Finding Putin’s Money
None of the Russian “oligarchs” recently sanctioned by the West appears to have influence, much less control, over President Vladimir Putin. Western leaders might gain more by making them – and Anatoly Chubais, their former patron – comfortable enough to share whatever they may know about Putin’s wealth.
NEW YORK – Russian climate envoy Anatoly Chubais’s decision last week to resign from the government and leave Russia may turn out to be highly significant. By reopening a window on recent Russian history, Chubais’s exit could bring some order to the West’s “KleptoCapture” strategy, which aims to freeze the assets of about a dozen Russian “oligarchs” described as “appendages of Putin’s regime.” But it could potentially do much more.
Chubais, who was responsible for Russia’s mass privatization program under President Boris Yeltsin in the 1990s, is a living digest of how the country’s wealth was distributed. He was also an early promoter of Vladimir Putin as a competent successor to Yeltsin. And although Chubais has long since been outside Putin’s inner circle, he might well be able to lead the West to the president’s money – if he feels secure enough to talk.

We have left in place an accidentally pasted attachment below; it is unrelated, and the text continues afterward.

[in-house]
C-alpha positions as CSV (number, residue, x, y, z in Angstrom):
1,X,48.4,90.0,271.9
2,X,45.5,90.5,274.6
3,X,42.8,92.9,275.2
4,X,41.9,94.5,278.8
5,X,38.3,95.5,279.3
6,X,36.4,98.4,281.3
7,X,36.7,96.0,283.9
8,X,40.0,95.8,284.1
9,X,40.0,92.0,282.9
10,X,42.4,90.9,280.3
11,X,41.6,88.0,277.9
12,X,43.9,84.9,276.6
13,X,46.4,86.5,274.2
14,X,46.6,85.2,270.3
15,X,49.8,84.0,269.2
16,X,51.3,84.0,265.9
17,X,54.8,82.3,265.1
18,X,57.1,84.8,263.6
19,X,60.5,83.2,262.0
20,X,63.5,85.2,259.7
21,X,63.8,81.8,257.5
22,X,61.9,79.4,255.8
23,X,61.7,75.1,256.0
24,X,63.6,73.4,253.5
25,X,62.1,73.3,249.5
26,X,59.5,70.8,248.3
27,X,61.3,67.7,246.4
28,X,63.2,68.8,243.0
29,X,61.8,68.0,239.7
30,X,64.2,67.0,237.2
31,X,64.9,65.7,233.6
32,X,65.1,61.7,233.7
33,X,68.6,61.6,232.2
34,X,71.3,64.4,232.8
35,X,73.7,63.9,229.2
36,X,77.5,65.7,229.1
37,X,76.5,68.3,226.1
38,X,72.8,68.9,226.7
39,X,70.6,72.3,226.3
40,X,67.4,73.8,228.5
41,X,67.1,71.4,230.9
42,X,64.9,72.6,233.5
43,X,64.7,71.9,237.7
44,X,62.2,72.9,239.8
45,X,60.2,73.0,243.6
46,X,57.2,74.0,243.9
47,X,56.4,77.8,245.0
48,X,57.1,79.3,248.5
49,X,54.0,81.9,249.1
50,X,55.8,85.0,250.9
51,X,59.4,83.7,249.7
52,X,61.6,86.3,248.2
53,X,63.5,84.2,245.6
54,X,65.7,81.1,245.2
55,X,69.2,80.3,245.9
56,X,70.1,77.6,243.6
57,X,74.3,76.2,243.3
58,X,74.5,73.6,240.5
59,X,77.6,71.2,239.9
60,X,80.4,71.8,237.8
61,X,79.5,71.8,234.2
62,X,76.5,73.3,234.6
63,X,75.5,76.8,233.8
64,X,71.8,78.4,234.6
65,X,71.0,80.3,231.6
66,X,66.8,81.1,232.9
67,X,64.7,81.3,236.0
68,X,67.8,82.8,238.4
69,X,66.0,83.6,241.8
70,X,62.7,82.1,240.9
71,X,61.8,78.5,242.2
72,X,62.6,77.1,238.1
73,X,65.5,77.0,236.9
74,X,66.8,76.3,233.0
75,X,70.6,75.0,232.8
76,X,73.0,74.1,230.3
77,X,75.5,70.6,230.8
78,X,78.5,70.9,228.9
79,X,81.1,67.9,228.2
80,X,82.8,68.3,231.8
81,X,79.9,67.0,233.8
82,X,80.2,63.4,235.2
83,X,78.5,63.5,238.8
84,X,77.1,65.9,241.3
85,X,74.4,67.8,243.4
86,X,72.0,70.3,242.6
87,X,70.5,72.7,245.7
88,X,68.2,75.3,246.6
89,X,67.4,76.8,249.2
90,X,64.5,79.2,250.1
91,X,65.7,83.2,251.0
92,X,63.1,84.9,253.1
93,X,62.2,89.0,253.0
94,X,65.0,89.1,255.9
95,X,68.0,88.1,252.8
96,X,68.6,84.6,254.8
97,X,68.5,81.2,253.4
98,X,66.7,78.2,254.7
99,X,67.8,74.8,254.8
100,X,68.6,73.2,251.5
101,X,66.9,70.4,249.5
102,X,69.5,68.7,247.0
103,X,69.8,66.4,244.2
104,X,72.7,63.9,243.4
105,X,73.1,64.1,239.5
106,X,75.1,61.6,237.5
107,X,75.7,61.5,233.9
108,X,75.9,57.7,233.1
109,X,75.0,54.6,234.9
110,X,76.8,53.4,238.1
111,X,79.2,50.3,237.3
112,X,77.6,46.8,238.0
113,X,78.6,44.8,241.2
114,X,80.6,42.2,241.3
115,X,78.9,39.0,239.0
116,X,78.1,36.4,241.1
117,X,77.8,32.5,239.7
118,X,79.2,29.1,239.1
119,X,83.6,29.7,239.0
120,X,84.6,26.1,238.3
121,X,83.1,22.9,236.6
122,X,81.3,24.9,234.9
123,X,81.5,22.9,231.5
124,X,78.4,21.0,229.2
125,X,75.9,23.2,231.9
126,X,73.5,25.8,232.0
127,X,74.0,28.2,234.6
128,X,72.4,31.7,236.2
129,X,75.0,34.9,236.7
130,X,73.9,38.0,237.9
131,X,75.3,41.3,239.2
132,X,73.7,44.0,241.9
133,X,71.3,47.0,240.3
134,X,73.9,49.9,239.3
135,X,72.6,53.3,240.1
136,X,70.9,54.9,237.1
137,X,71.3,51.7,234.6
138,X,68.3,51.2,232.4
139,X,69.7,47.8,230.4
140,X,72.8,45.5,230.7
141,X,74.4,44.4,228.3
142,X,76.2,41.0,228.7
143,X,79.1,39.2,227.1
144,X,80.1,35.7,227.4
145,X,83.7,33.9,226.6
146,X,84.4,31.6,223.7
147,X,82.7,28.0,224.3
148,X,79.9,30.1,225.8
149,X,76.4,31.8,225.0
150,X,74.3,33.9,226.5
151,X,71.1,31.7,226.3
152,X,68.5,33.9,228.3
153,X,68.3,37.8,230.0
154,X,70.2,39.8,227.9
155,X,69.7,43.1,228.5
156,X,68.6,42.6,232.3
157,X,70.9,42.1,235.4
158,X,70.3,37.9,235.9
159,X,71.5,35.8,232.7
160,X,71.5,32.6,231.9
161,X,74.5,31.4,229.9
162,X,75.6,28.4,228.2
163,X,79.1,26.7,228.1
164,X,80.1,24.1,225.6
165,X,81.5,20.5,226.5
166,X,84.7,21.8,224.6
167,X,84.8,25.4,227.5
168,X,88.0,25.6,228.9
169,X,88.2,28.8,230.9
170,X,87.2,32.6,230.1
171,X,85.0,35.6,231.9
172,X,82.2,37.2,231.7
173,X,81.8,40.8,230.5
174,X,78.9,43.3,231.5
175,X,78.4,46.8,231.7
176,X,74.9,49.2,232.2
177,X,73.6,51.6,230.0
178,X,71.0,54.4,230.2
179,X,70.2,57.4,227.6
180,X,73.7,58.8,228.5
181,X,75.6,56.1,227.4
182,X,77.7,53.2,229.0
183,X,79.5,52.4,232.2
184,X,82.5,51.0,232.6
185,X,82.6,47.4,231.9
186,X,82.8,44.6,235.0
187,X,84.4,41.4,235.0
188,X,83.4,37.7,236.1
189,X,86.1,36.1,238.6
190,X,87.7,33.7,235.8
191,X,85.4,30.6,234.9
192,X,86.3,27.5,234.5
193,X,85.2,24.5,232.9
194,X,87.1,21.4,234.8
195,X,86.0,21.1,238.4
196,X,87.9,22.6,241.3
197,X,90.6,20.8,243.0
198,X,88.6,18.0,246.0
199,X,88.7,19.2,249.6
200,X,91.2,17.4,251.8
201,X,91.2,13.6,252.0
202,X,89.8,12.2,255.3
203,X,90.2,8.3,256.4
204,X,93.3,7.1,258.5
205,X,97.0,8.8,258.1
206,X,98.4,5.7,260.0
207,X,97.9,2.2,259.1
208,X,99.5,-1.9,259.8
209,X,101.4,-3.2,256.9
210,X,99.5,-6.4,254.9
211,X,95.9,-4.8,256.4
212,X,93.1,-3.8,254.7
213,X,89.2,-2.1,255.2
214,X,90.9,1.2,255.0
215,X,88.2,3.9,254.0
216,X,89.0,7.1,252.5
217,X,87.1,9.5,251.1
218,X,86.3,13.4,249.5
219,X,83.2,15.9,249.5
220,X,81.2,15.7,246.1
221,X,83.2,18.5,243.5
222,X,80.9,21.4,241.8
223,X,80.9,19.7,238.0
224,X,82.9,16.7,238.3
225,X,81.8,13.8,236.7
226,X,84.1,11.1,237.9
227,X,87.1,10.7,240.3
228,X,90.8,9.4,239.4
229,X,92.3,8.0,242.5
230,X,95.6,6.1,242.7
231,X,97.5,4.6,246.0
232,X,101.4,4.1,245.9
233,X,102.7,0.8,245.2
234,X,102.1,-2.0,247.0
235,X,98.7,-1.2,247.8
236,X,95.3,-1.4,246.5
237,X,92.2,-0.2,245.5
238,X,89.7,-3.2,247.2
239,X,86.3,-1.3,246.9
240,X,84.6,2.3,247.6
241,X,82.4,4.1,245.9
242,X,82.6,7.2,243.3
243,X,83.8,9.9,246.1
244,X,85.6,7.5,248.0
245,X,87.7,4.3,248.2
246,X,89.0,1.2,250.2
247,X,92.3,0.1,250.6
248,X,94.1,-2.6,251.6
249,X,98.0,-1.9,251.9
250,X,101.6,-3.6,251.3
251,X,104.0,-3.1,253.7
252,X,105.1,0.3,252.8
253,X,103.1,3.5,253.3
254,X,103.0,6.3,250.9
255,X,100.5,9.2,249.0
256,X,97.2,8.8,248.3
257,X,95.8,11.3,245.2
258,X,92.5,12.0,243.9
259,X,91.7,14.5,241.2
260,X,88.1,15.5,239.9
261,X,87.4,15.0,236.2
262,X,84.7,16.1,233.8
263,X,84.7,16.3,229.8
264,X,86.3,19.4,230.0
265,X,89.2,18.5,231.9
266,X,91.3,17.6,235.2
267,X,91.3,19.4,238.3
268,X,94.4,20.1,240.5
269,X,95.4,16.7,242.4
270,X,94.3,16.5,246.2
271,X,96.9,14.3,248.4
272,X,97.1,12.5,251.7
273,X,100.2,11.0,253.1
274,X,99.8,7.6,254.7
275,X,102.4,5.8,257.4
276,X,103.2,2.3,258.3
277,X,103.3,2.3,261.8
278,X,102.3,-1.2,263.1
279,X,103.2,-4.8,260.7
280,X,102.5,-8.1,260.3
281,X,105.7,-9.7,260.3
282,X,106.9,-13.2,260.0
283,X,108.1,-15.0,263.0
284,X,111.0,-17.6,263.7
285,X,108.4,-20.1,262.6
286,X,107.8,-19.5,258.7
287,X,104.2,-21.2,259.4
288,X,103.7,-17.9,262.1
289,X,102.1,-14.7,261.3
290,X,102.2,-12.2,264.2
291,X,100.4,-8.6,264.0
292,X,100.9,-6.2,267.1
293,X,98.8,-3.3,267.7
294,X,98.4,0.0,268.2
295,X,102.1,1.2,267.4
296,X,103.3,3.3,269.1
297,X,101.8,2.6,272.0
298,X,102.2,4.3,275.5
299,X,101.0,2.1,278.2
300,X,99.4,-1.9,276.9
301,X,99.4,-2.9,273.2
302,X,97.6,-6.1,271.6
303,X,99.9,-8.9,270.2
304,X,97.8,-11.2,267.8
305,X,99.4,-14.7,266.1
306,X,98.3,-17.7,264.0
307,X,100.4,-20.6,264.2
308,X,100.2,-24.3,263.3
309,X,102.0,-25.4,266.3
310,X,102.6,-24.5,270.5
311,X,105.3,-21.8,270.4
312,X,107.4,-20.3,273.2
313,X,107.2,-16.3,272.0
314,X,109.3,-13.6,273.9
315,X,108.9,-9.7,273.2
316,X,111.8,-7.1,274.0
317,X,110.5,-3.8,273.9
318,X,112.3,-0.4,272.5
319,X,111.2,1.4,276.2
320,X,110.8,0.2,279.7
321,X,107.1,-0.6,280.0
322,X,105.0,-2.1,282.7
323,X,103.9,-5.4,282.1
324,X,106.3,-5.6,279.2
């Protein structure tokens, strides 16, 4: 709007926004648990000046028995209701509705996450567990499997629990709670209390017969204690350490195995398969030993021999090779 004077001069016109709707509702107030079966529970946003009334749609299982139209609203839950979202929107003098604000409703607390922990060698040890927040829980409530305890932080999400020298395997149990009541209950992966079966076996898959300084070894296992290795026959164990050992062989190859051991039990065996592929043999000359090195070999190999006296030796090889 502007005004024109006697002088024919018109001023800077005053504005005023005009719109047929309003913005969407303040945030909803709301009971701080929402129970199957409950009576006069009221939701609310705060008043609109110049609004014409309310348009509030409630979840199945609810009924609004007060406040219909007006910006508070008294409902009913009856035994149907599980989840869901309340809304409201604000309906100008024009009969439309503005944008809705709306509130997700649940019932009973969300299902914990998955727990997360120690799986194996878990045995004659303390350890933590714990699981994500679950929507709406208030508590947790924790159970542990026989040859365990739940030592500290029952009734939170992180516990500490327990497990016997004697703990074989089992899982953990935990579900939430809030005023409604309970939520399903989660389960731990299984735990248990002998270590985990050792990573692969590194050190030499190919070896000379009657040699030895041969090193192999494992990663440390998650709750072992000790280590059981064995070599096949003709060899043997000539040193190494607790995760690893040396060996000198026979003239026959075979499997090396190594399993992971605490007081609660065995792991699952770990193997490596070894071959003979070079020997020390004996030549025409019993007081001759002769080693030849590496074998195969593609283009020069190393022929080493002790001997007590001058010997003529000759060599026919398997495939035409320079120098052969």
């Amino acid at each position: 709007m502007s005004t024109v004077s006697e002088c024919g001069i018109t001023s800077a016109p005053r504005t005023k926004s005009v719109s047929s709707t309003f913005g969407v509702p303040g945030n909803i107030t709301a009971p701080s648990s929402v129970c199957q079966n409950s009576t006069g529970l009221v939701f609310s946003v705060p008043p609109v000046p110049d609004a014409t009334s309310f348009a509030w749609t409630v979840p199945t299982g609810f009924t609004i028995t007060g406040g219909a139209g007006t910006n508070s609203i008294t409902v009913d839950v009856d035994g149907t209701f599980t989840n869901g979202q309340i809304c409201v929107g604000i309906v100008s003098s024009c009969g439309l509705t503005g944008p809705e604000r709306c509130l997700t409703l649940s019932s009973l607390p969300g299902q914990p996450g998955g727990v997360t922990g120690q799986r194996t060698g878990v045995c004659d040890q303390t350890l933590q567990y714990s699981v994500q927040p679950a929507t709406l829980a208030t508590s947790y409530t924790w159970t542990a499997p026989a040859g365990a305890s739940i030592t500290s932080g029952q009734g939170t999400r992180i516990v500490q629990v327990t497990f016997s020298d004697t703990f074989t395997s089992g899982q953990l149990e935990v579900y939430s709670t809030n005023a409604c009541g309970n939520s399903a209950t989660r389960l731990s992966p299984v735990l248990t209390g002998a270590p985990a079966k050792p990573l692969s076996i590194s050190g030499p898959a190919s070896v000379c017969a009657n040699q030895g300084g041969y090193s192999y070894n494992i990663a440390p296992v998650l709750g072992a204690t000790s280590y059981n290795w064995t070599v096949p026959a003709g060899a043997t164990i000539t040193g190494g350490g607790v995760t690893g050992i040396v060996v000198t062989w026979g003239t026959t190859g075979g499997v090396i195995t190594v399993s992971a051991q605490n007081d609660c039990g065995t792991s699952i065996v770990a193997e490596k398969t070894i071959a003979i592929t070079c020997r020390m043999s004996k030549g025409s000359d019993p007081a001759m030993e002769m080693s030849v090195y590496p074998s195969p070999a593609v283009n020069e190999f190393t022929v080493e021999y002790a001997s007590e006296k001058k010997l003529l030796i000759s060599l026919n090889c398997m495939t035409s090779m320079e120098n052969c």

Sanctioning Putin’s “appendages” sounds like a good idea, but Chubais knows that KleptoCapture, as it is currently conceived, is probably more smoke than fire. The current handful of targets got rich in the Yeltsin years but eventually found themselves at odds with Putin and left Russia, or remain there at his pleasure. They own what Putin allows them to own so long as they stay out of his way, and they have minimal influence. Today’s Kremlin insiders are Soviet-era spies and “red-director” holdovers who control most of the thousands of firms that were privatized between 1992 and 1996.